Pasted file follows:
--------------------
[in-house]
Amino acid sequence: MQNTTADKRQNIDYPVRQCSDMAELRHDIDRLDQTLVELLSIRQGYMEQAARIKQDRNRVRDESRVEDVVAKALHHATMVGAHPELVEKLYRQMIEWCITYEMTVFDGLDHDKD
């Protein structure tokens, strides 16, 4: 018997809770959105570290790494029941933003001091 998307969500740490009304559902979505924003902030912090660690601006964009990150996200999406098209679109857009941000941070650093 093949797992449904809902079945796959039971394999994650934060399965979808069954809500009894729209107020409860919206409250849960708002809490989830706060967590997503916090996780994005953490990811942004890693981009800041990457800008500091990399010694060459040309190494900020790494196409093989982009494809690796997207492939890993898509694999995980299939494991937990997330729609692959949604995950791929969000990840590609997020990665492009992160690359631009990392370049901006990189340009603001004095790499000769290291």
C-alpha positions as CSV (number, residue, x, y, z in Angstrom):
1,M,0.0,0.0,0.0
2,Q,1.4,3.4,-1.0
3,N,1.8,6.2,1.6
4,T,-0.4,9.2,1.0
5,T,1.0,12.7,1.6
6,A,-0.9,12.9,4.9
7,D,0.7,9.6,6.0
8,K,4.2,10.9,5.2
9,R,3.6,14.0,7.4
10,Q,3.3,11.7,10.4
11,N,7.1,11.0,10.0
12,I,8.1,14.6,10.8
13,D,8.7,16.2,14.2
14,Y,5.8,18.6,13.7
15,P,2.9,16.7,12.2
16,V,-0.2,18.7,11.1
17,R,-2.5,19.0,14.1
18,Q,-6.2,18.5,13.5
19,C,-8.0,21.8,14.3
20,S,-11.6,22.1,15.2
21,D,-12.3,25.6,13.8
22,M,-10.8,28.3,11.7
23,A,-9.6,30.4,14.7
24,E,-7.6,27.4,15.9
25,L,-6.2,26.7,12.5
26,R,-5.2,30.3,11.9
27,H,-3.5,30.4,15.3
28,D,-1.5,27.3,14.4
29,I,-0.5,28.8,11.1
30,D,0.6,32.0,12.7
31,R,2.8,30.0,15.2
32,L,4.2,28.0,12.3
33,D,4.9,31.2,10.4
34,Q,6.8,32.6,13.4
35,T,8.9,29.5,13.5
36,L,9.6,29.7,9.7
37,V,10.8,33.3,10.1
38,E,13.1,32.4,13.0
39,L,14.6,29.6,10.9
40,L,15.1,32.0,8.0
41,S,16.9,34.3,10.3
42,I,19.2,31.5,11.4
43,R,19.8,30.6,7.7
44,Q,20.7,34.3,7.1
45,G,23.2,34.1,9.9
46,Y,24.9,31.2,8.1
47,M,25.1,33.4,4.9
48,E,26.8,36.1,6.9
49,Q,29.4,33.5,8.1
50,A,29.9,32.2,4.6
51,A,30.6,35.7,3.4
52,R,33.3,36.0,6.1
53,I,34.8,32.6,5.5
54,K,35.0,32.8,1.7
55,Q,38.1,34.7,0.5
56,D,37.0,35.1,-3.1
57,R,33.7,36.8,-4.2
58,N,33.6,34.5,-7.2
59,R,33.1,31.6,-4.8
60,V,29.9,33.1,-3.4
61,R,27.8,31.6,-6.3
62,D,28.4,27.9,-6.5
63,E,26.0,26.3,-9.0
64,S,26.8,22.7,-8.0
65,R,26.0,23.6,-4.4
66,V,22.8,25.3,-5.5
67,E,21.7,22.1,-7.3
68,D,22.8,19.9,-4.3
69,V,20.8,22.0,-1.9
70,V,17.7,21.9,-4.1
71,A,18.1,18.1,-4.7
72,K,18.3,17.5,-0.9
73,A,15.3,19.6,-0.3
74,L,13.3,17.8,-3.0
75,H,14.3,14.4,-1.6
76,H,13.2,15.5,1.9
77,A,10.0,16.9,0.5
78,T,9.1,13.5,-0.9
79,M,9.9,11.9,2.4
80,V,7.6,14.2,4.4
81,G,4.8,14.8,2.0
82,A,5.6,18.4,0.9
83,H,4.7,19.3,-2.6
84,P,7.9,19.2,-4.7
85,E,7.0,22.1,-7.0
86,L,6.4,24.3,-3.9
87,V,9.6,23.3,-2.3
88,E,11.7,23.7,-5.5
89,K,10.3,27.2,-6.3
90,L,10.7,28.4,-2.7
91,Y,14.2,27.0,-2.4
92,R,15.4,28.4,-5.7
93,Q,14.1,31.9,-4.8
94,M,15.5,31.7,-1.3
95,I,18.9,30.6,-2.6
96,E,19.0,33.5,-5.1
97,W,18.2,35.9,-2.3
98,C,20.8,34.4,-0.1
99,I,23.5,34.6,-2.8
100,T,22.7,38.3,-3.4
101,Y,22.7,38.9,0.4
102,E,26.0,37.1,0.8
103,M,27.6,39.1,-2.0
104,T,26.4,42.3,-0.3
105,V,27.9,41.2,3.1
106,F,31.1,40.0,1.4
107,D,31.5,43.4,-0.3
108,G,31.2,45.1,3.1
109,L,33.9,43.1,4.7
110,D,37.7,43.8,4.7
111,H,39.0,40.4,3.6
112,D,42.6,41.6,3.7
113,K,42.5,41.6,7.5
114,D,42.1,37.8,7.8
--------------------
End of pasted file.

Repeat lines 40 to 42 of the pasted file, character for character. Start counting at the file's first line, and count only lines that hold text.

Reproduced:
36,L,9.6,29.7,9.7
37,V,10.8,33.3,10.1
38,E,13.1,32.4,13.0